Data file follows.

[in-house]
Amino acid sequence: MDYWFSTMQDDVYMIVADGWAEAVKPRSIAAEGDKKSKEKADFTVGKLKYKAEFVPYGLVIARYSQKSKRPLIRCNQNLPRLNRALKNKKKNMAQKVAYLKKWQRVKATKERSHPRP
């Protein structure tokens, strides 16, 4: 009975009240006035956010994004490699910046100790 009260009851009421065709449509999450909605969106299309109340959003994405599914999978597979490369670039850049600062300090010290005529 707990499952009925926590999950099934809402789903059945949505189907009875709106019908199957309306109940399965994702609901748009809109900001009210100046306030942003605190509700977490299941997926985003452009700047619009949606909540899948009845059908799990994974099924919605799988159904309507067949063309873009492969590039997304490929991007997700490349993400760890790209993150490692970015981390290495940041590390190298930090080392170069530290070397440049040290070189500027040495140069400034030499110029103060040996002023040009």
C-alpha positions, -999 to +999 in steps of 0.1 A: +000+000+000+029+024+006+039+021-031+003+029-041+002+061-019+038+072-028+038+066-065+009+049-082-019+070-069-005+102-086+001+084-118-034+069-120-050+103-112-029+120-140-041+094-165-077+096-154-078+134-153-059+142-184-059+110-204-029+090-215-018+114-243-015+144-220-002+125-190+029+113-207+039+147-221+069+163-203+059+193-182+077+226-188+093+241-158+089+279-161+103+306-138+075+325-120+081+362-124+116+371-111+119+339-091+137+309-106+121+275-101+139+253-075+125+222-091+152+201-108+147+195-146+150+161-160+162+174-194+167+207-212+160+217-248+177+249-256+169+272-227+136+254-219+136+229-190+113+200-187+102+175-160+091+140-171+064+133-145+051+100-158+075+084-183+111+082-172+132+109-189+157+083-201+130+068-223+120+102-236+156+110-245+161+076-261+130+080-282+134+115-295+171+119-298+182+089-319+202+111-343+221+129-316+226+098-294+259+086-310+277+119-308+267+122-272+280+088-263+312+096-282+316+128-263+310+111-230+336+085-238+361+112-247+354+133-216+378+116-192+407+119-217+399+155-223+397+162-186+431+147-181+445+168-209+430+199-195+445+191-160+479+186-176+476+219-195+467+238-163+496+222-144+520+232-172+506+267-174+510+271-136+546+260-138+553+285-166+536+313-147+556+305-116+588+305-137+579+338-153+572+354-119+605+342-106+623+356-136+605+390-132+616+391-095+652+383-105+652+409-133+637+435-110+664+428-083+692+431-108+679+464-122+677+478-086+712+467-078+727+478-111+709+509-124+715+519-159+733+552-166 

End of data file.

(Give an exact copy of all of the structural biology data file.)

[in-house]
Amino acid sequence: MDYWFSTMQDDVYMIVADGWAEAVKPRSIAAEGDKKSKEKADFTVGKLKYKAEFVPYGLVIARYSQKSKRPLIRCNQNLPRLNRALKNKKKNMAQKVAYLKKWQRVKATKERSHPRP
């Protein structure tokens, strides 16, 4: 009975009240006035956010994004490699910046100790 009260009851009421065709449509999450909605969106299309109340959003994405599914999978597979490369670039850049600062300090010290005529 707990499952009925926590999950099934809402789903059945949505189907009875709106019908199957309306109940399965994702609901748009809109900001009210100046306030942003605190509700977490299941997926985003452009700047619009949606909540899948009845059908799990994974099924919605799988159904309507067949063309873009492969590039997304490929991007997700490349993400760890790209993150490692970015981390290495940041590390190298930090080392170069530290070397440049040290070189500027040495140069400034030499110029103060040996002023040009």
C-alpha positions, -999 to +999 in steps of 0.1 A: +000+000+000+029+024+006+039+021-031+003+029-041+002+061-019+038+072-028+038+066-065+009+049-082-019+070-069-005+102-086+001+084-118-034+069-120-050+103-112-029+120-140-041+094-165-077+096-154-078+134-153-059+142-184-059+110-204-029+090-215-018+114-243-015+144-220-002+125-190+029+113-207+039+147-221+069+163-203+059+193-182+077+226-188+093+241-158+089+279-161+103+306-138+075+325-120+081+362-124+116+371-111+119+339-091+137+309-106+121+275-101+139+253-075+125+222-091+152+201-108+147+195-146+150+161-160+162+174-194+167+207-212+160+217-248+177+249-256+169+272-227+136+254-219+136+229-190+113+200-187+102+175-160+091+140-171+064+133-145+051+100-158+075+084-183+111+082-172+132+109-189+157+083-201+130+068-223+120+102-236+156+110-245+161+076-261+130+080-282+134+115-295+171+119-298+182+089-319+202+111-343+221+129-316+226+098-294+259+086-310+277+119-308+267+122-272+280+088-263+312+096-282+316+128-263+310+111-230+336+085-238+361+112-247+354+133-216+378+116-192+407+119-217+399+155-223+397+162-186+431+147-181+445+168-209+430+199-195+445+191-160+479+186-176+476+219-195+467+238-163+496+222-144+520+232-172+506+267-174+510+271-136+546+260-138+553+285-166+536+313-147+556+305-116+588+305-137+579+338-153+572+354-119+605+342-106+623+356-136+605+390-132+616+391-095+652+383-105+652+409-133+637+435-110+664+428-083+692+431-108+679+464-122+677+478-086+712+467-078+727+478-111+709+509-124+715+519-159+733+552-166 